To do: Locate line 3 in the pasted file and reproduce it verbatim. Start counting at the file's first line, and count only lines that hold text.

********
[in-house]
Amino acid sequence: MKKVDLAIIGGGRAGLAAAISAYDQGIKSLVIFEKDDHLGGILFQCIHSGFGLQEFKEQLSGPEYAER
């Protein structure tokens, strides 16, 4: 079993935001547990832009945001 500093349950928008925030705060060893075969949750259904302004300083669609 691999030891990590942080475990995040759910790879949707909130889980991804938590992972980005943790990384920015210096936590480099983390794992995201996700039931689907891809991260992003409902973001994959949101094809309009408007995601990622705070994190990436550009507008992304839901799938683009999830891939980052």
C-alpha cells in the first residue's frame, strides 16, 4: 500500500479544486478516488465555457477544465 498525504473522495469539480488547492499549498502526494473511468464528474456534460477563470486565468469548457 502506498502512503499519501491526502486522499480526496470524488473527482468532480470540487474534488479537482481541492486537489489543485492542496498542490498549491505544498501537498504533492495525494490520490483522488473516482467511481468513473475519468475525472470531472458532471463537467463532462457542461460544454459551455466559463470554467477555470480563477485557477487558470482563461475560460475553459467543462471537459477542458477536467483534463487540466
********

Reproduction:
């Protein structure tokens, strides 16, 4: 079993935001547990832009945001 500093349950928008925030705060060893075969949750259904302004300083669609 691999030891990590942080475990995040759910790879949707909130889980991804938590992972980005943790990384920015210096936590480099983390794992995201996700039931689907891809991260992003409902973001994959949101094809309009408007995601990622705070994190990436550009507008992304839901799938683009999830891939980052």